05/05/2011 4:01PM

Kentucky Derby debut worth the wait for Fires

Barbara D. Livingston
William “Jinks” Fires has been training since 1966. Archarcharch gave him his first Grade 1 win this year and is his first Derby horse.

On a rainy afternoon at Keeneland in September 2009, William “Jinks” Fires found the horse he’d been looking for the last 40 years. The yearling by Arch was the kind of individual that made one think Kentucky Derby. Now the race is upon Fires and Archarcharch.

The horse will be Fires’s first starter in the Kentucky Derby. For Fires, 70, the journey from riding rodeos in Memphis, Tenn., to running for roses in Louisville, Ky., has been long and winding. His balance aboard bulls and broncs led to work galloping racehorses for well-known trainer Doug Davis. Not long afterward, a younger brother, Earlie, launched what would be a Hall of Fame riding career. Another brother, Jackie, was paralyzed in a spill at age 21, a few years after a barn fire wiped out the stable Fires had established as a trainer. In more recent times, Fires’s son, Doug, has gone through three tours of duty in the Middle East.

Now, at long last, the big horse has arrived. Archarcharch, who races for Bob and Val Yagos, gave Fires his first Grade 1 win last month in the $1 million Arkansas Derby, considered one of this year’s strongest preps. Archarcharch’s victory and final major work for the Kentucky Derby, a 59.40-second breeze, will make him a leading contender Saturday.

“I only wish this horse had come around way earlier in William’s career, instead of coming toward the end of his career,” said Earlie Fires, 63. “He probably would have been set up for life. There are trainers who got [top] horses early in their career, and it made their careers for them. Jinks had to struggle. He’s had a lot of nice horses, but not a great horse. Hopefully, this is a great horse for him.”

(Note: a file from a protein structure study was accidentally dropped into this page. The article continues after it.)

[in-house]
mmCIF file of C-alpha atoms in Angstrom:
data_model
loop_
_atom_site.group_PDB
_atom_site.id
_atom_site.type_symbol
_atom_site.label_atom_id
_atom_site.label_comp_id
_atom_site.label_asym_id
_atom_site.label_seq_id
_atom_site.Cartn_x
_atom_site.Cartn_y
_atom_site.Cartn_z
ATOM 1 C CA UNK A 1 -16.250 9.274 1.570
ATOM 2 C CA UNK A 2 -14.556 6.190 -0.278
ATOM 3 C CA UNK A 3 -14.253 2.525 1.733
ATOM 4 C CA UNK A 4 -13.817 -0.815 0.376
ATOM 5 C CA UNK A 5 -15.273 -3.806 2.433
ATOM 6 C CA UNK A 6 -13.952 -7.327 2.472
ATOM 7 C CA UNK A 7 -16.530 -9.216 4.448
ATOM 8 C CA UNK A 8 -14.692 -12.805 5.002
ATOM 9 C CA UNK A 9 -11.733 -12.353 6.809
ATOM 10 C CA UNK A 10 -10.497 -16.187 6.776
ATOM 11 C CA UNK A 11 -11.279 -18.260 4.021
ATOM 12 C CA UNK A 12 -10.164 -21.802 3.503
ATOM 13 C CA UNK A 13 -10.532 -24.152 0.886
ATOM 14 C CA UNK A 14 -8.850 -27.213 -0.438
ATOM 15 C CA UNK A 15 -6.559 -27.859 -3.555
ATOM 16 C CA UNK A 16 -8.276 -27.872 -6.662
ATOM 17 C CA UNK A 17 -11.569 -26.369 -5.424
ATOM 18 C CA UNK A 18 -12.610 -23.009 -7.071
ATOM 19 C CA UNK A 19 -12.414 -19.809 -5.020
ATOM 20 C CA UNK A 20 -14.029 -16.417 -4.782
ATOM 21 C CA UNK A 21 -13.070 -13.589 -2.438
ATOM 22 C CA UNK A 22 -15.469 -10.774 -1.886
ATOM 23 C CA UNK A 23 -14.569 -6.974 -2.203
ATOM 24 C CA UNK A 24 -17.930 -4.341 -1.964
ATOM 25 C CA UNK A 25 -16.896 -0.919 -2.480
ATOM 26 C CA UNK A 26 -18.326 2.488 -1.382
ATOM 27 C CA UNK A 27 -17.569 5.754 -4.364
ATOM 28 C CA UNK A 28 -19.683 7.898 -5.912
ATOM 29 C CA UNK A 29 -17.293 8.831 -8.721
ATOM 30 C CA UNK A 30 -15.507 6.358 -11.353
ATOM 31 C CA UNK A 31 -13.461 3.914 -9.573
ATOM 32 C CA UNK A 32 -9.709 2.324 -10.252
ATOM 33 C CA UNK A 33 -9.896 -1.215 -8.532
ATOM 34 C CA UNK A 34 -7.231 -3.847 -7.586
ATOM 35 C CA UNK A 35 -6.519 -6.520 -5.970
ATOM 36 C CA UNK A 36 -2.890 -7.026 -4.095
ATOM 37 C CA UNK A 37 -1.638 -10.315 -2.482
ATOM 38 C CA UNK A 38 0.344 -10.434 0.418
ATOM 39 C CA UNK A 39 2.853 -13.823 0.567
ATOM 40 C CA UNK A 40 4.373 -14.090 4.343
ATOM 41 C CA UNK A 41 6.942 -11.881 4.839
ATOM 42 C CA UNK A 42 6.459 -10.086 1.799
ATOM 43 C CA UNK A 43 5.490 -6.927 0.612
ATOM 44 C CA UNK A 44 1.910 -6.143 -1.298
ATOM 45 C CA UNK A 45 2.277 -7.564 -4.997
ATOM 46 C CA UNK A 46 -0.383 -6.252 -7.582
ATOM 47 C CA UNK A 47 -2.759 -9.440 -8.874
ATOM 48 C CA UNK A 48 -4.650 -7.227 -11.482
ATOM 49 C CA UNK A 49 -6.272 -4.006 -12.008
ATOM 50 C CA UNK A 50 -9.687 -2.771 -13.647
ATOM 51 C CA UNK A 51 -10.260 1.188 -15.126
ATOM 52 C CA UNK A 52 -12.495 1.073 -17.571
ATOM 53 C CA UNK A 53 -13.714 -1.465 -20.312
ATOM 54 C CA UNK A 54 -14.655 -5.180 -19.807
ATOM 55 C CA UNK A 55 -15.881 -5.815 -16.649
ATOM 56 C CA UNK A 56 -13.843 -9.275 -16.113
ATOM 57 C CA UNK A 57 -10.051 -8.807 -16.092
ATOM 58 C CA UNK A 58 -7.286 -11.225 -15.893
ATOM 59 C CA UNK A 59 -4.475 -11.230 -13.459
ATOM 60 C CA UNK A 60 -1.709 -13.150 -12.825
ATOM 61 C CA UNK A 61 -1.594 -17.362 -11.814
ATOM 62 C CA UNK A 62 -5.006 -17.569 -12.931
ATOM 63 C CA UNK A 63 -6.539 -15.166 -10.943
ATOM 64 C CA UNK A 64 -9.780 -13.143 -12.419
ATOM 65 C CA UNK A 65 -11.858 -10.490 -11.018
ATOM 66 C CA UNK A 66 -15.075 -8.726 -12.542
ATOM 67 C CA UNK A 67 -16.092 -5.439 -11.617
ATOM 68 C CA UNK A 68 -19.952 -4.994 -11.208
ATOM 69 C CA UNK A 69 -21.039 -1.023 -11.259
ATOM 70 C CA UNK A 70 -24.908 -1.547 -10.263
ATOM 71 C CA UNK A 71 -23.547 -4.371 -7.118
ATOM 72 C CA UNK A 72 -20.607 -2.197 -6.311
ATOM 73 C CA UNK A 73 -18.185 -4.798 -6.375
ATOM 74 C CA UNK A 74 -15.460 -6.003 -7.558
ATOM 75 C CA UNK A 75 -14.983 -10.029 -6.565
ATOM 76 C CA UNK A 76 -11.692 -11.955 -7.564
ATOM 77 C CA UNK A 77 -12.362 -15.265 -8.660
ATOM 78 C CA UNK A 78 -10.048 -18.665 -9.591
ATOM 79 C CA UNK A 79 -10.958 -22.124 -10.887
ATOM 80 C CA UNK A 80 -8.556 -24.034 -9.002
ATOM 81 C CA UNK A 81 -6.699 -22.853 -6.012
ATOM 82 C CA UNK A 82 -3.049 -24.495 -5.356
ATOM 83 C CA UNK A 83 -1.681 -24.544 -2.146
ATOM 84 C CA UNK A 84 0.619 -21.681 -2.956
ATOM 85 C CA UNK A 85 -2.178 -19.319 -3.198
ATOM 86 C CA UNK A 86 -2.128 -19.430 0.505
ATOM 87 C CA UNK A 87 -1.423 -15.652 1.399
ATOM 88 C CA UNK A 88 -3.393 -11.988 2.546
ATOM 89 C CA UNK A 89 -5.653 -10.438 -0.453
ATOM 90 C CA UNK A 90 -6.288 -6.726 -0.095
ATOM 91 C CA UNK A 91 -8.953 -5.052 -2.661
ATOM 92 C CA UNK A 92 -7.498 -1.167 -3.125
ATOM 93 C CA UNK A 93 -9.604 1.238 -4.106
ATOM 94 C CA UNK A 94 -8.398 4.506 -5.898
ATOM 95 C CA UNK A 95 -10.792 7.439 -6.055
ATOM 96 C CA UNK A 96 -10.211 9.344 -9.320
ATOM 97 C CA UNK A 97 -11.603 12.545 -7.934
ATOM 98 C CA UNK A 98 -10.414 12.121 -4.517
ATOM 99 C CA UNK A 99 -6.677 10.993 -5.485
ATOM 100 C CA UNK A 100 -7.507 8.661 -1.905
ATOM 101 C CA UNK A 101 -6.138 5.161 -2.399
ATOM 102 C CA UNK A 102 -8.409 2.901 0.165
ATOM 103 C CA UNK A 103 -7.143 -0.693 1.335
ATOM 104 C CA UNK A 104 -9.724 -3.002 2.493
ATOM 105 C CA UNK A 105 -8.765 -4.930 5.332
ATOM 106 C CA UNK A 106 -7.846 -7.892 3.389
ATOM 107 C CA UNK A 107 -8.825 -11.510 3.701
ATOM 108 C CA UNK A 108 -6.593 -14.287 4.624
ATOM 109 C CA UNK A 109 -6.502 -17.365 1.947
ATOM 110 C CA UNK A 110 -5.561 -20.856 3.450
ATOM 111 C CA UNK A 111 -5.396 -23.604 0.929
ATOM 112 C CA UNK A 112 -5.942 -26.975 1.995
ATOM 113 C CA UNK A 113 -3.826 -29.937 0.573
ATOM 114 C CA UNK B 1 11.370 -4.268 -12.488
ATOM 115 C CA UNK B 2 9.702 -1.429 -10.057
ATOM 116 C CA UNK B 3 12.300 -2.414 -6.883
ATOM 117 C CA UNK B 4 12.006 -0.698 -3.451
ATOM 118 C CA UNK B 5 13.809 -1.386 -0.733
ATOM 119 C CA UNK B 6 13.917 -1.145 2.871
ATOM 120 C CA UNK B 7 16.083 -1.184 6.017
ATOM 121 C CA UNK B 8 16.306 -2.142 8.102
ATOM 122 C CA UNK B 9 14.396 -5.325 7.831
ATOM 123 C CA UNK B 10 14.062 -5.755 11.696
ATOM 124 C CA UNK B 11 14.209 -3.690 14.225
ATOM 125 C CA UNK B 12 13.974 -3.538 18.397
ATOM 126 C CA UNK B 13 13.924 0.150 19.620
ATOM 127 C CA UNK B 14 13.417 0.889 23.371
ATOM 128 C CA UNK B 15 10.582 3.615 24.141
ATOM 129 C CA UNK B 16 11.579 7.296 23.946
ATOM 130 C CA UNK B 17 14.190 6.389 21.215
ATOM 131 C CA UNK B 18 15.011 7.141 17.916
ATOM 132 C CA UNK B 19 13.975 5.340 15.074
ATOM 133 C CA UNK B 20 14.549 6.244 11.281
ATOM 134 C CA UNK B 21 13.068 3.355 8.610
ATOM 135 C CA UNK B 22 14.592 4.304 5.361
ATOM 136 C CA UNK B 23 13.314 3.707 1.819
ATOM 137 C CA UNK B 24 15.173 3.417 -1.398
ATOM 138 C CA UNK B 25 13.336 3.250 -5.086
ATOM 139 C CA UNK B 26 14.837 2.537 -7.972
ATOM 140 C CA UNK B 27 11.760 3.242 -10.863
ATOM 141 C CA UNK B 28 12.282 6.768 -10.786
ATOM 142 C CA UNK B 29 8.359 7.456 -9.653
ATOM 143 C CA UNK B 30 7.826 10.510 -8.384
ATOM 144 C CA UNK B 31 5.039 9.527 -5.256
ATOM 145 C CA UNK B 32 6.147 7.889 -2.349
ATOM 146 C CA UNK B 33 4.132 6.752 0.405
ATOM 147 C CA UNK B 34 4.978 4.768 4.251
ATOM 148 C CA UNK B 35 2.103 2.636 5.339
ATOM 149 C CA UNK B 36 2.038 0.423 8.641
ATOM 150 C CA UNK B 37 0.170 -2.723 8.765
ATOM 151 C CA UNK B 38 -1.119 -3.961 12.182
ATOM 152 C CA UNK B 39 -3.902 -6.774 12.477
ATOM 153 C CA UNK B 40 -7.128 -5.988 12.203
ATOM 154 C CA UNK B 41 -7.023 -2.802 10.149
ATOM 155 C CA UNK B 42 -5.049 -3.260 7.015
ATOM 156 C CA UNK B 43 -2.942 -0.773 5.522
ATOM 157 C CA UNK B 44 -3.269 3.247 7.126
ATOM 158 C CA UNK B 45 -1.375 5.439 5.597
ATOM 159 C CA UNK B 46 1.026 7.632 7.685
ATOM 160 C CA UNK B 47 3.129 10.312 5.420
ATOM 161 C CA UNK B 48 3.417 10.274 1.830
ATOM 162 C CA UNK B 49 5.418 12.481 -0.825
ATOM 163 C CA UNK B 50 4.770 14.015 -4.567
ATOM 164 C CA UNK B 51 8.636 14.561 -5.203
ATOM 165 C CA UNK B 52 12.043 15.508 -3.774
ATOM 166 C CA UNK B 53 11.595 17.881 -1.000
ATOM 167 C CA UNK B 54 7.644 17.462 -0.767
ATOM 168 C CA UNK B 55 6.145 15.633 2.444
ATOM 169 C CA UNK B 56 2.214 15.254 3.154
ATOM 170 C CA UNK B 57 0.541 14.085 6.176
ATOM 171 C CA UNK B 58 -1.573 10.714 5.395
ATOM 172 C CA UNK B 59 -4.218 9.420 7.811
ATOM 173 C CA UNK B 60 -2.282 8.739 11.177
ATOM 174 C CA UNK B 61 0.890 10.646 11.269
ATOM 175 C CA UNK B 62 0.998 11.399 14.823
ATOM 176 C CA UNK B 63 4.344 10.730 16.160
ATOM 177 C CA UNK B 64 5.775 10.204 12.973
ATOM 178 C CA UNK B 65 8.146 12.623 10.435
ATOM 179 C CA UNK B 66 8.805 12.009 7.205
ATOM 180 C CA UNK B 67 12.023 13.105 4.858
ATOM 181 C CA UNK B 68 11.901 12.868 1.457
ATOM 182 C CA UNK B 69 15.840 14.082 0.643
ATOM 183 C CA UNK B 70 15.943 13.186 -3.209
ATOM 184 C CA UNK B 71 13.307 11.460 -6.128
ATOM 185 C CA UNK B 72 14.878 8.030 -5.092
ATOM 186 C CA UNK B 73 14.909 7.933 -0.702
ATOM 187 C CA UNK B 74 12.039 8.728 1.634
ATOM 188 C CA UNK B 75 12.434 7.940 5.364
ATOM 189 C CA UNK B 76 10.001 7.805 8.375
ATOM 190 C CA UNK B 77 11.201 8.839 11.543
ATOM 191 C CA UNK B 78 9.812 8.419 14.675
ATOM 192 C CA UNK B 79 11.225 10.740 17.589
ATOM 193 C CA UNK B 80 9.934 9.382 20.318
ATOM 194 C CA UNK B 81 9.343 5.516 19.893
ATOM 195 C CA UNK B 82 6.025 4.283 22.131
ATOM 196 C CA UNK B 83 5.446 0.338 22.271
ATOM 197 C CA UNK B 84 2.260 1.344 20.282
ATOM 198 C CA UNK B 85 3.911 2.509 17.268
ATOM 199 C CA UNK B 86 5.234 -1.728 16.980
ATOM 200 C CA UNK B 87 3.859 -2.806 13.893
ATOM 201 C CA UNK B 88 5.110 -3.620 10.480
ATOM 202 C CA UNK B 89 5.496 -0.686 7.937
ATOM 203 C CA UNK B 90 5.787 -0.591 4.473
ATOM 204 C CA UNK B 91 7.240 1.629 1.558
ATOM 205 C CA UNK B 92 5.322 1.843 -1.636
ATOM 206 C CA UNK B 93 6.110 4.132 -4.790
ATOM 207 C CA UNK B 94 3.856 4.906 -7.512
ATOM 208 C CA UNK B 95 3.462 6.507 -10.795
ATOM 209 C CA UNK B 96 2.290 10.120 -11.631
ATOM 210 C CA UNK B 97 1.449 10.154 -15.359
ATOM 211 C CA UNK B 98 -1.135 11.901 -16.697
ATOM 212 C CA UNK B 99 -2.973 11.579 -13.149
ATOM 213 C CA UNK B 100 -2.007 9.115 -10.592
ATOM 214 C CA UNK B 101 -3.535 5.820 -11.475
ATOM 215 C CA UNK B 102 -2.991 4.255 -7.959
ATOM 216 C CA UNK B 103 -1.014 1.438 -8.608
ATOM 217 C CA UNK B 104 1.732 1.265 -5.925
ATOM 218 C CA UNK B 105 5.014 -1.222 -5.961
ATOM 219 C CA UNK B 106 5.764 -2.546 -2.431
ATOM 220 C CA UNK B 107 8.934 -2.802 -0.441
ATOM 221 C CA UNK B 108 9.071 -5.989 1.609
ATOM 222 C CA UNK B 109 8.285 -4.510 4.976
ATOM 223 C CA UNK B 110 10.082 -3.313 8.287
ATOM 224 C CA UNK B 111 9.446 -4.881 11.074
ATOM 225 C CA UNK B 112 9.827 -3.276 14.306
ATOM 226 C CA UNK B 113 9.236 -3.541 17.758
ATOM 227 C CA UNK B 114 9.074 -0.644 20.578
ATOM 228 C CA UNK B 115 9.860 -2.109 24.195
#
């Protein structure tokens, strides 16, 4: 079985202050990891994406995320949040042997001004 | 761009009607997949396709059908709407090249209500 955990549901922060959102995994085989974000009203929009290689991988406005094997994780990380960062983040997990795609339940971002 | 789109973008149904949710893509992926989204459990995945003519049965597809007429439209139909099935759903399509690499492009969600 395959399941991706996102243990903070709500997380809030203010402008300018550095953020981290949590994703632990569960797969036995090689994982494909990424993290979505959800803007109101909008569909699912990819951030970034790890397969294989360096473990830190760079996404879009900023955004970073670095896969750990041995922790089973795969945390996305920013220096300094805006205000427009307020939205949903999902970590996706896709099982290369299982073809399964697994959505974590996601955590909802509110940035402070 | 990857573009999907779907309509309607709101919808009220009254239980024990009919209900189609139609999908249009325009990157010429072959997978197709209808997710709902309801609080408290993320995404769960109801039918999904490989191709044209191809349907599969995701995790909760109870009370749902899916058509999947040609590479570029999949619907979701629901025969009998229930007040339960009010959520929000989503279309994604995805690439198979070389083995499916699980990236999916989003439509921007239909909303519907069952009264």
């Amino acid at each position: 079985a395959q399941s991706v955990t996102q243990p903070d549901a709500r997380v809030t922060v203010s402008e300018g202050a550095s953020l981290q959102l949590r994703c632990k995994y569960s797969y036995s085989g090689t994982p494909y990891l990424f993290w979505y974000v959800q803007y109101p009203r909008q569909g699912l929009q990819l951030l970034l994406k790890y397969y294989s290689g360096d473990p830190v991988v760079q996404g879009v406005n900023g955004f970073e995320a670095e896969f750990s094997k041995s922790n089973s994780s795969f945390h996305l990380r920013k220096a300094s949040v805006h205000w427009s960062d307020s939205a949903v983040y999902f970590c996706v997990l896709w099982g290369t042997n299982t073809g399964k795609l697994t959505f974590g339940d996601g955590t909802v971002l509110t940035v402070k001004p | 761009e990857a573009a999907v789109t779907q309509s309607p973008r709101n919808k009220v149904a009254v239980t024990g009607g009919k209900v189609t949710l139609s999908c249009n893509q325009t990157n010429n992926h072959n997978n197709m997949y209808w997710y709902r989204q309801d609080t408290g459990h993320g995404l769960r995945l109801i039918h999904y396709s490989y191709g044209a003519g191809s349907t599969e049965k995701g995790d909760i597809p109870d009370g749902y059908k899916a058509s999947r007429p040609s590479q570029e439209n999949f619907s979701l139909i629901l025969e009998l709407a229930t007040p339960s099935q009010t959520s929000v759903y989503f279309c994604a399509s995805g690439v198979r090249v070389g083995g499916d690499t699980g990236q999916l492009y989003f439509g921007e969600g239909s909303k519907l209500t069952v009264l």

Archarcharch improved all winter for Fires, who operates a medium-sized stable that races primarily at Oaklawn, Churchill Downs, and Arlington Park. The horse won his maiden second time out in the $56,000 Sugar Bowl at Fair Grounds in December. He was entered in the race with the hope he would nail down the earnings needed to get into the Grade 3, $250,000 Southwest at Oaklawn in February.

Archarcharch went on to win the Southwest. He then finished third to The Factor in the Grade 2, $300,000 Rebel at Oaklawn before hitting a high note in the Arkansas Derby. Archarcharch closed from nine lengths back to beat Nehro by a neck, earning a career-best Beyer Figure of 98.

“He showed us what we believed in all along, that he was that kind of horse,” Fires said.

Archarcharch is now cause for a Fires family reunion on Saturday. William Fires is the second of 11 children who were raised in Rivervale, Ark., a small town in the northeast corner of the state. At least 40 members of the clan are expected for the Kentucky Derby.

“There’s a lot of family I haven’t seen in probably 10 years,” said Doug Fires, a 30-year-old captain in the Marines who flies attack helicopters. “It will be nice.”

Many family members have been directly involved in Archarcharch’s development. Fires’s brother Mannie gave the horse his earliest training lessons. Jon Court, who is married to Fires’s daughter, Krystal, will be aboard the horse Saturday in what will be his first mount in the Kentucky Derby. Fires’s oldest daughter, Candice, will pony Archarcharch to post, and another of Fires’s brothers, Teddy, has been brought in from Arkansas to shoe the horse for the Kentucky Derby. Penny, who has been married to Fires for 34 years, keeps the stable’s books.

But it won’t be just family cheering for Fires.

“I hope his horse runs his best,” said trainer Lynn Whiting, who won the 1992 Kentucky Derby with Lil E. Tee. “A guy like Jinks, you’d be tickled to see him win.

“Everybody roots for Jinks,” Whiting said. “He’s one of the real good guys. He’s a champion. He’s the first one to help anyone who needs it, no matter what they need.”